Scientists have warned a second coronavirus lockdown in the UK will only “press pause” on the spread of the pandemic.
On Friday, Boris Johnson warned a second lockdown was the “last thing anybody wants” but insisted the current measures would need to be kept “under review”.
He said: “On Monday we brought in the measures that we did, the ‘rule of six’, to really try and restrict what people are doing and to bring in a new buffer – and to make it absolutely clear, the ‘rule of six’: indoors six maximum, six outdoors maximum.
“I don’t want to get into a second national lockdown at all, it is the last thing anybody wants.”
But many scientists feel that, while a second lockdown may be inevitable, it will still leave problems to be addressed. Professor Devi Sridhar, chair of Global Public Health at Edinburgh University and an adviser to Nicola Sturgeon during the pandemic, tweeted: “Lockdowns just press pause on spread of virus. Press play and it starts spreading again.
“Need to use the time to build up testing and tracing. Test results have to be returned within 24 hours for system to work.”
With COVID-19 cases doubling every seven to eight days, the government could introduce nationwide restrictions for a short period to try to "short-circuit" the virus and slow the spread of the disease. But the plans will stop short of a full national lockdown, as seen in the spring, when the country was told to "stay at home".
Proposals being worked up for a "circuit breaker" could see essential travel to schools and workplaces continuing, but restaurants and bars would shut - or run on restricted hours - and households would be asked not to mix.
The restrictions could be put in place for two weeks, but the timing and duration of the measures has yet to be finalised.
However, Sridhar has said lockdowns will not stem the rate of infection, merely put it on hold.
Here are what other experts think about a 'circuit breaker lockdown':
There’s still a big problem
Prof Paul Hunter, Professor in Medicine at the University of East Anglia, says: “Any lockdown, whether local or national, will have an impact on transmission rates and ultimately will lead to a decline in reported case numbers starting from about two weeks after the start of lockdown and continuing for about two weeks afterwards.
“The problem is that cases decline in lockdown at a much slower rate than cases increase during the period before. This can be clearly seen by looking at the graph of case reports by day in the UK. In the 28 days up to the peak in early April case numbers were doubling about every 7 days and more rapidly than that early on. In the following 56 days cases numbers were only halving every 4 weeks though partly this was because of better availability of testing.
“So an on-off approach to lockdown is only likely to work if we have at least twice as long in lockdown as out of lockdown.”
‘A circuit break may become necessary’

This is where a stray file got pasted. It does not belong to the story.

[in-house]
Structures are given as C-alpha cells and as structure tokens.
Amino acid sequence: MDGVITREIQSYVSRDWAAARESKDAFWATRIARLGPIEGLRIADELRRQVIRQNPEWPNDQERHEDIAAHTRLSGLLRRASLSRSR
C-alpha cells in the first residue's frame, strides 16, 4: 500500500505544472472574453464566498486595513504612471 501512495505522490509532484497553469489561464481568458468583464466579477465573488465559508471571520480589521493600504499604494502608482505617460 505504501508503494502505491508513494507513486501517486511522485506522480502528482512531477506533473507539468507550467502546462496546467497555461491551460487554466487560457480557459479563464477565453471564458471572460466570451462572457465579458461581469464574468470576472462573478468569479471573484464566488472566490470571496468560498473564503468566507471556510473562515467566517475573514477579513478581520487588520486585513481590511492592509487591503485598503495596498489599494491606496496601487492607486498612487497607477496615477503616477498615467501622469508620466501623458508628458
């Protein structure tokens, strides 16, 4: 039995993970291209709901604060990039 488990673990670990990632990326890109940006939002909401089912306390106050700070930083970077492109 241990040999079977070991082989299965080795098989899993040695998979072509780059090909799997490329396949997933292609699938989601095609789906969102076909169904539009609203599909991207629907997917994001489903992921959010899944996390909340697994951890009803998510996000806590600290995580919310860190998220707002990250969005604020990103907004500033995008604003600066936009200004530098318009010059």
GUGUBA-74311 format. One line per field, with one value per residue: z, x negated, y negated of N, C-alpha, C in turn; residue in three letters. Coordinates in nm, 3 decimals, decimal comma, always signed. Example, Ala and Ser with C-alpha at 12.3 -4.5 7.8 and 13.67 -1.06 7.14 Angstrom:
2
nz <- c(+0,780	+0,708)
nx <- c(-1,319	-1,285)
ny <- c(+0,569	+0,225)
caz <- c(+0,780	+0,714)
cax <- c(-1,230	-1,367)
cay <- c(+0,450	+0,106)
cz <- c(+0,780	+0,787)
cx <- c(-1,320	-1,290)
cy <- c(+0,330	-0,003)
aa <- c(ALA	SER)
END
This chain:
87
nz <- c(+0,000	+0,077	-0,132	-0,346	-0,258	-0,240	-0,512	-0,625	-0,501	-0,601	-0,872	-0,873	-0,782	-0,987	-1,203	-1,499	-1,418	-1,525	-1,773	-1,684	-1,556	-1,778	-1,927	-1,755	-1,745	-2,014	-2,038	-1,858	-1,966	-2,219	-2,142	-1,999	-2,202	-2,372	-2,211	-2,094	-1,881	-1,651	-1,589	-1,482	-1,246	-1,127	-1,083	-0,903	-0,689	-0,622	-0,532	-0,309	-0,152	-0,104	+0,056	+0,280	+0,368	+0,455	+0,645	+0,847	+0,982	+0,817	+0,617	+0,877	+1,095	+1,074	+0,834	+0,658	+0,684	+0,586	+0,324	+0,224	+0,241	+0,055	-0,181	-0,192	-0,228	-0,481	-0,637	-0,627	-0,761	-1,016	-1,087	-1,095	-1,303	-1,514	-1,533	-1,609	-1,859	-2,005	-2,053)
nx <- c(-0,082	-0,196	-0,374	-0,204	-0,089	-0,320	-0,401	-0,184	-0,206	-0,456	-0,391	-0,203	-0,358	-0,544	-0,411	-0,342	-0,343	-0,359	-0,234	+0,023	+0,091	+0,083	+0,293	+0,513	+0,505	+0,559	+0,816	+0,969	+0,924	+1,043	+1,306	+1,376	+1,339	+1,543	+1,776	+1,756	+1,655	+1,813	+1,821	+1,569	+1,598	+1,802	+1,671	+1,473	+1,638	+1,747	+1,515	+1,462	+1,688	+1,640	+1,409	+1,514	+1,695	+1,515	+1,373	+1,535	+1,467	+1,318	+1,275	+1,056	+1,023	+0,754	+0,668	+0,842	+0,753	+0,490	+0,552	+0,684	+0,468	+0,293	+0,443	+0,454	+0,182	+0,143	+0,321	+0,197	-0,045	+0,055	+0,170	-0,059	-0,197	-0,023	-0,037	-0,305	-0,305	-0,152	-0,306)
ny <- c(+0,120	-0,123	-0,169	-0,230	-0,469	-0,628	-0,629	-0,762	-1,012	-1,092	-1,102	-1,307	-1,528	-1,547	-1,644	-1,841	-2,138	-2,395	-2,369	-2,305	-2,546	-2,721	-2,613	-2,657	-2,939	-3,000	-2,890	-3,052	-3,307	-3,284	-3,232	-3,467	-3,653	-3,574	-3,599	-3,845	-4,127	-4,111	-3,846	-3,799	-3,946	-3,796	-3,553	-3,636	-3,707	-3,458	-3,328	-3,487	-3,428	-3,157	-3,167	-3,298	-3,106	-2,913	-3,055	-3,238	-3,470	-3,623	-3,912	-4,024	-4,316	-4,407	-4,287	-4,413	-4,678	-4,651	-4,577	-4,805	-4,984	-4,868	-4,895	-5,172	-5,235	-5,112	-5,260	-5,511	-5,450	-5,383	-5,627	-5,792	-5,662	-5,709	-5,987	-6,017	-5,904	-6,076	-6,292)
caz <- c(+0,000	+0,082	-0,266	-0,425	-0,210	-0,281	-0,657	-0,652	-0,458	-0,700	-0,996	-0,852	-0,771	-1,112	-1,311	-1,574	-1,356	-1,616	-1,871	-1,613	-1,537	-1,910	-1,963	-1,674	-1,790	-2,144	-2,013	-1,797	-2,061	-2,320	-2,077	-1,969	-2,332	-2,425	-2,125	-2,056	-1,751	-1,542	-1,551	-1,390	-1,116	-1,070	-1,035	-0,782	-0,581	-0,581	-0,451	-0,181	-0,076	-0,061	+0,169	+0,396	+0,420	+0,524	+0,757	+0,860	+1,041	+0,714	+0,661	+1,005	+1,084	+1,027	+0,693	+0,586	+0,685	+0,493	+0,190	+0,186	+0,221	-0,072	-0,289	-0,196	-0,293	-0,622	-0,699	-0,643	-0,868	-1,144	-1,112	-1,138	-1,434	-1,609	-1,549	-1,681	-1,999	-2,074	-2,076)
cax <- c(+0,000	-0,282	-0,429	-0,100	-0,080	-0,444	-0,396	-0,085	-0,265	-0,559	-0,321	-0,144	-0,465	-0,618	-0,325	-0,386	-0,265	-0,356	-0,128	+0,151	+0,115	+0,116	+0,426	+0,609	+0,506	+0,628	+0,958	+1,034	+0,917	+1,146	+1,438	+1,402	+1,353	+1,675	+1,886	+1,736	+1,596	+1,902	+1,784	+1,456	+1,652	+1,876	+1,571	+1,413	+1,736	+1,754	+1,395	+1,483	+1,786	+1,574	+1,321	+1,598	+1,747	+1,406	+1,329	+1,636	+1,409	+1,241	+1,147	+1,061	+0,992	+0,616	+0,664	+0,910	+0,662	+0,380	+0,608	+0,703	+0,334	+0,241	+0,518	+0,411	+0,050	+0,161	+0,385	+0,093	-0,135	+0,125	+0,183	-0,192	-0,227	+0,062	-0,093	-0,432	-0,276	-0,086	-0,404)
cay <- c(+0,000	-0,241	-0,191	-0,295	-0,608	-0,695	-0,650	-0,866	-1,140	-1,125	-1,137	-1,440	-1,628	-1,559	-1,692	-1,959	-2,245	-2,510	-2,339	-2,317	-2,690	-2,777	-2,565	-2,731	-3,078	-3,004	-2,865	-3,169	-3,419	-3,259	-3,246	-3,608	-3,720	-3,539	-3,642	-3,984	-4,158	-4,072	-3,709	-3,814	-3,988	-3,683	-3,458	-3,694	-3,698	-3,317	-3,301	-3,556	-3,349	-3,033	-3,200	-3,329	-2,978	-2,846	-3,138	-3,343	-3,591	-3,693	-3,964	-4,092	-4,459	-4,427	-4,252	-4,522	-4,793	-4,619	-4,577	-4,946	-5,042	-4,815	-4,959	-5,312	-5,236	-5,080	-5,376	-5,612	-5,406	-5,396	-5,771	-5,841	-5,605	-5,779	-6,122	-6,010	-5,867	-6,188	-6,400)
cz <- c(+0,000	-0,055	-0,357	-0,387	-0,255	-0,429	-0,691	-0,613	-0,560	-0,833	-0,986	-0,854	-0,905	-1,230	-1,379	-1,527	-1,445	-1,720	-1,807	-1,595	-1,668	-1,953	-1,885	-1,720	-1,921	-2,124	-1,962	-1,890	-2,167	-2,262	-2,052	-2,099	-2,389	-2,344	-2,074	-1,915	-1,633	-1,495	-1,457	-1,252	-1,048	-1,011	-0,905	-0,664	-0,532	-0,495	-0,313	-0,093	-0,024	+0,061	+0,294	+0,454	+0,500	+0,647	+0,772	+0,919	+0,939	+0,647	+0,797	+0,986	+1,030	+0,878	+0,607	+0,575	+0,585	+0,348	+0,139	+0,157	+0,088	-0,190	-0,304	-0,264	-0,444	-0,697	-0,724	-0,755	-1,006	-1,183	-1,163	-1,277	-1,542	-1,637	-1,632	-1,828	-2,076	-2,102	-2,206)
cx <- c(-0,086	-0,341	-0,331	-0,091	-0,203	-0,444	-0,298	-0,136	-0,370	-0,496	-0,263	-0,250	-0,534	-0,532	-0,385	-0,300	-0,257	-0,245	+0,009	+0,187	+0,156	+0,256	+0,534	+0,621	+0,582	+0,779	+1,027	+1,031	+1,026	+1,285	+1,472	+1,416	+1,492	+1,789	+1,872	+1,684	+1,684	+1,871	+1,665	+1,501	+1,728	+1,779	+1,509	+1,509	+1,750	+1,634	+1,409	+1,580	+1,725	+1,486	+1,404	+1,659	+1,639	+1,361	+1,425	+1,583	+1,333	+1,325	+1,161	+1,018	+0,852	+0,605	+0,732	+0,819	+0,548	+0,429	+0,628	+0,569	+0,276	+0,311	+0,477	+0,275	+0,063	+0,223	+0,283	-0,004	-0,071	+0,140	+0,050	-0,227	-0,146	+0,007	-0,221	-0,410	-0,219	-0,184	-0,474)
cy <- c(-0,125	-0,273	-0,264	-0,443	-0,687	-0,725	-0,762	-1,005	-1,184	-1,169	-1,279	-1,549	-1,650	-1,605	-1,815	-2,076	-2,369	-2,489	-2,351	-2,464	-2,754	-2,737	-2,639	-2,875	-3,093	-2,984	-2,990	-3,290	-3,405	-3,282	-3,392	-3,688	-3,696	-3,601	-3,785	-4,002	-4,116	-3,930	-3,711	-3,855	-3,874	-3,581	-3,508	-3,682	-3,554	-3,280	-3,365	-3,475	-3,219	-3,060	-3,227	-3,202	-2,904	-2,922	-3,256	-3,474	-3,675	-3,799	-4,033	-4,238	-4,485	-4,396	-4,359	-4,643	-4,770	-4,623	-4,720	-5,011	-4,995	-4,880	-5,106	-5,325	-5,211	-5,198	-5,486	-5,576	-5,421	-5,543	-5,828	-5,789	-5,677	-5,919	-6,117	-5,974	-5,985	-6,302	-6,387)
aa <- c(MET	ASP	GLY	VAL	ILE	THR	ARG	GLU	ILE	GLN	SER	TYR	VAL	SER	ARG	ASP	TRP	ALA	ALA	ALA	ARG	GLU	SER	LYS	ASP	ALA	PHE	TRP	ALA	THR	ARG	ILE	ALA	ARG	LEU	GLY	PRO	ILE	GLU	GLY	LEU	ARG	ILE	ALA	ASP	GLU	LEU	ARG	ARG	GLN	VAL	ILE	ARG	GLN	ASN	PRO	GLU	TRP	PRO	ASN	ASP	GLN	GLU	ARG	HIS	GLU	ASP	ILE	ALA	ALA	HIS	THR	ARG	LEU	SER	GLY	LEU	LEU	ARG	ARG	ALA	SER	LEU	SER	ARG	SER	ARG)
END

Dr Simon Clarke, Associate Professor in Cellular Microbiology at the University of Reading, says: “With a fast-increasing number of infections, it’s imperative that the country gets ahead of the curve and prevents an even more rapid acceleration. Unless the tide can be turned by other restrictions on our lifestyles, stricter controls like the so-called ‘circuit break’ may become necessary.
“It’s true that younger people are over-represented in the new diagnoses in the UK and that they are at lower risk of developing serious disease, that picture is beginning to shift and it’s now becoming painfully clear from France that infections in low-risk groups can spread to people at higher risk.
"The developing culture clash about whether this is a second wave, or whether testing data is significant, is losing sight of the fact that COVID-19 has the ability to put large numbers of very unwell people into hospital, very quickly, preventing healthcare systems from treating their normal caseload. When the hospitals start filling up, who cares about the definition of a second wave?”
Less disruptive second time round
Prof Mark Woolhouse, Professor of Infectious Disease Epidemiology, University of Edinburgh, says: “At the end of the 2 weeks we would expect to see incidence start to increase again, but it would take some time before it returned to its pre-circuit breaker value. The expectation is that all this will buy several weeks of time which could be used, for example, to improve the performance of the test, trace and isolate system.
“One advantage of a circuit breaker is that it can be scheduled and planned for; in contrast to previous national and local lockdowns, we would know in advance how long it would last. That should mean that it is less disruptive to businesses and the economy.”
Two weeks not enough
Prof Rowland Kao, Professor of Veterinary Epidemiology and Data Science, University of Edinburgh, says: “While a two week lockdown will undoubtedly reduce the infection rate, the danger is that it is uncertain whether something less than the total lockdown of March will have enough of an impact to actually reduce R below one under the current circumstances – e.g. if schools and universities are allowed to continue to operate with in-person contact.
“If it does not, the pressures on Test and Trace and the risks to the vulnerable including those in hospitals, will only continue to increase. Crucially, two weeks will be insufficient time to fully assess the impact of those restrictions.
“Even if R drops below one, cases will continue at similar levels for some time. Thus, for the slowing down effect of the ‘circuit break’ to be helpful, this would require that there be enough time for the current Test and Trace difficulties to be resolved. Two weeks is unlikely to be enough for this.”
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